Development by the Soviet Union
In the late 1960s and early 1970s, the Soviet Union identified the need and benefits of developing a new satellite-based radio navigation system. Their existing Tsikada satellite navigation system, while highly accurate for stationary or slow-moving ships, required several hours of observation by the receiving station to fix a position, making it unusable for many navigation purposes and for the guidance of the new generation of ballistic missiles.
From 1968 to 1969, the research institutes of the Ministry of Defence, Academy of Sciences, and Soviet Navy cooperated to develop a single system for navigation of their air, land, sea, and space forces. This collaboration resulted in a 1970 document that established the requirements for such a system. Six years later, in December 1976, a plan for developing GLONASS was accepted in a Decision of the Central Committee of the CPSU and of the Council of Ministers of the USSR entitled “On Deployment of the Unified Space Navigation System GLONASS.”
From 1982 through April 1991, the Soviet Union successfully launched a total of 43 GLONASS-related satellites plus five test satellites. In 1991, twelve functional GLONASS satellites in two planes were available; enough to allow limited usage of the system.
Completion, then decay, under Russia
Following the disintegration of the Soviet Union in 1991, continued development of GLONASS was undertaken by the Russian Federation. It was declared operational on September 24, 1993 by then-president Boris Yeltsin; however the constellation was not completed until December 1995.
In the six years following completion, Russia was unable to maintain the system. By April 2002, this resulted in only eight satellites remaining in operation, which rendered the system almost useless as a global navigation aid.
Restoration and modernization
With GLONASS falling rapidly into disrepair, a special-purpose federal program named “Global Navigation System” was undertaken by the Russian government on August 20, 2001. According to it, the GLONASS system was to be restored to fully deployed status (i.e. 24 satellites in orbit and continuous global coverage) by 2011.
The New York Times reported in April 2007 that Russia had committed to accelerated launches, with eight satellites scheduled to be orbited in 2007 and a goal of reaching global coverage in 2009. Microcom Systems reported on its website that two launches, in September and December 2007, would lift the final six second-generation satellites, and that April 2008 will see the first launch of two third-generation satellites.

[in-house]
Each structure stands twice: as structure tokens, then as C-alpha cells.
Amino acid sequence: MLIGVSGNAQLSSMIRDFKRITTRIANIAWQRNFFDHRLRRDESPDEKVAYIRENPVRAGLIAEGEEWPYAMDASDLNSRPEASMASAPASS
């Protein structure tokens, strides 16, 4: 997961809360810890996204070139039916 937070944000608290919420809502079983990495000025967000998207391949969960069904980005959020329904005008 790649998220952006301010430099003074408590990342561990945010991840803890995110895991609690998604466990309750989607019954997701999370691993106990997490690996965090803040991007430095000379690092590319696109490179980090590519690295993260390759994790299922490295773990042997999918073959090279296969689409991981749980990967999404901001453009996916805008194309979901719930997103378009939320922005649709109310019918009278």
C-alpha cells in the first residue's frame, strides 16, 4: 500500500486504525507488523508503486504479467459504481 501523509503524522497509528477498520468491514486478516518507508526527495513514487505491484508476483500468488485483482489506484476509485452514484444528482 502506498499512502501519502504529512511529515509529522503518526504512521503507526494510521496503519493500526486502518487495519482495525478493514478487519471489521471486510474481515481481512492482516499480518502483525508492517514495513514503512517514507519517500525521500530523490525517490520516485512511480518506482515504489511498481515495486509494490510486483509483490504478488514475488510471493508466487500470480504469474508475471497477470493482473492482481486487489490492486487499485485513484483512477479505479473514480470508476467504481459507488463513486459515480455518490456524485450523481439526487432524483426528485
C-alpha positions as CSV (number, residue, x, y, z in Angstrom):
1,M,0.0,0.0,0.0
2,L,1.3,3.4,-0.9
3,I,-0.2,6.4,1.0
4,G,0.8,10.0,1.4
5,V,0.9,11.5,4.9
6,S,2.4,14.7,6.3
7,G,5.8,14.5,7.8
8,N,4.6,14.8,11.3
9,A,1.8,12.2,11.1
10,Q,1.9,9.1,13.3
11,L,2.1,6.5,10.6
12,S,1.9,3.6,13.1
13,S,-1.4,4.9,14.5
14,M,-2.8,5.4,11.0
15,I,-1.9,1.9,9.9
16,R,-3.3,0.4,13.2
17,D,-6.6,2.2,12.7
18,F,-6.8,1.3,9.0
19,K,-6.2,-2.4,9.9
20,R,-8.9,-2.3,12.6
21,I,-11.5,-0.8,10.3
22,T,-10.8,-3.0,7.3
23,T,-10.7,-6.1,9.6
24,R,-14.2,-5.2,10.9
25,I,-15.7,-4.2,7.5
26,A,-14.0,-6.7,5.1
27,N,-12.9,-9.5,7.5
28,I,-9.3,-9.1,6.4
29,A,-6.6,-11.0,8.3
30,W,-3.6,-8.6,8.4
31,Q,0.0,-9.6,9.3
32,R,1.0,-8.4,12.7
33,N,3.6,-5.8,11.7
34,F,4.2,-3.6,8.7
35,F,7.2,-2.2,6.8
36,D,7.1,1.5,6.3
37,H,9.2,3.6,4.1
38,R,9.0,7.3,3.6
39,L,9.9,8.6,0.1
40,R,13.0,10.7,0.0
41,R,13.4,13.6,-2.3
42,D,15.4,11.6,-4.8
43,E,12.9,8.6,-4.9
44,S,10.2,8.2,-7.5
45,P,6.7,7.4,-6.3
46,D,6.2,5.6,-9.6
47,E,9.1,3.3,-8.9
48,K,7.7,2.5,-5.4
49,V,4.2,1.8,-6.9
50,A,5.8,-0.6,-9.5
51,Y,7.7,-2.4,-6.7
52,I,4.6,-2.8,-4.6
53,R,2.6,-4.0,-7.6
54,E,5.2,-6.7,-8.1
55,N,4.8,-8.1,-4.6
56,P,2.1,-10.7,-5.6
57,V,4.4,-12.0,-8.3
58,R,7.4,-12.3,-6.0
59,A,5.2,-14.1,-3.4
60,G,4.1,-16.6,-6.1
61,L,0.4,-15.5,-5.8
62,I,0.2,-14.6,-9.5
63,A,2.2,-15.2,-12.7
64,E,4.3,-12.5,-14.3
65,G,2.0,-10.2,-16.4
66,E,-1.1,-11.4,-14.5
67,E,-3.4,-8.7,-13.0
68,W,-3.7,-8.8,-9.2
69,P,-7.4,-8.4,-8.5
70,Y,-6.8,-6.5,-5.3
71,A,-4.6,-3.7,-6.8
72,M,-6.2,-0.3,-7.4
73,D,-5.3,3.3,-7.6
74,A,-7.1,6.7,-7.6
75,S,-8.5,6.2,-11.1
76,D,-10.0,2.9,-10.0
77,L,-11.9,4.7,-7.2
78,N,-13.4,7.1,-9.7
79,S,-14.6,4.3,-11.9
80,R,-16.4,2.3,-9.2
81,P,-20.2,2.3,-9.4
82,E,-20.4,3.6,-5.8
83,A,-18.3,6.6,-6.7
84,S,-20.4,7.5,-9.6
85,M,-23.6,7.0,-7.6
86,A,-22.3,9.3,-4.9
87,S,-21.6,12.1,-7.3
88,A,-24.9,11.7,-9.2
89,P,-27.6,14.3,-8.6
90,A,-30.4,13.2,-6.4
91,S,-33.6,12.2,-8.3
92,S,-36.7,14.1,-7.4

The 2007 launches occurred on 26 October and 25 December. Both launches were successful, orbiting six satellites altogether. Following the launches, Russia’s First Deputy Prime Minister Sergei Ivanov predicted that the launches would bring the GLONASS satellite fleet to up 18 satellites, the number necessary to provide navigation services over the entire Russian territory, and repeated that the system would have the required 24 satellites for worldwide coverage by 2010. Once all of these satellites are fully commissioned and set to healthy, GLONASS signals will be available across 90 percent of Russia and 80 percent of the globe.
Six new GLONASS satellites were added to the network in 2008. The first third generation (GLONASS-K) satellites are set to be launched in 2009. The head of Russian Space Agency, Anatoly Perminov said in September, 2008, that the number of satellites in the GLONASS network would be increased to 30 by 2011.
Cooperation with the Indian government
In January 2004 the Russian Space Agency (RSA) announced a joint venture deal with India’s space agency, the Indian Space Research Organization, wherein the two government agencies would collaborate to restore the system to constant coverage of Russian and Indian territory by 2008 with 18 satellites, and be fully operational with all 24 satellites by 2010.
Details announced in mid-2005 reported that Russia would build the satellites and that between 2006 and 2008 two satellites would be launched from India’s Satish Dhawan Space Centre in Andhra Pradesh state, using the Indian Geosynchronous Satellite Launch Vehicle (GSLV) rockets. As of April 2007, India has yet to launch any satellites as part of this project.
During a December 2005 summit between Indian Prime Minister Manmohan Singh and Russian President Vladimir Putin, it was agreed that India would share some of the development costs of the GLONASS-K series and launch two of the new satellites from India, in return for access to the HP signal.
Civilian signals made officially available
On May 18, 2007, Russian president Vladimir Putin signed a decree officially providing open access to the civilian navigation signals of the GLONASS system, to Russian and foreign consumers free of charge and without limitations. The Russian president also directed the Federal Space Agency to coordinating work to maintain, develop and enable the system for civilian and commercial needs.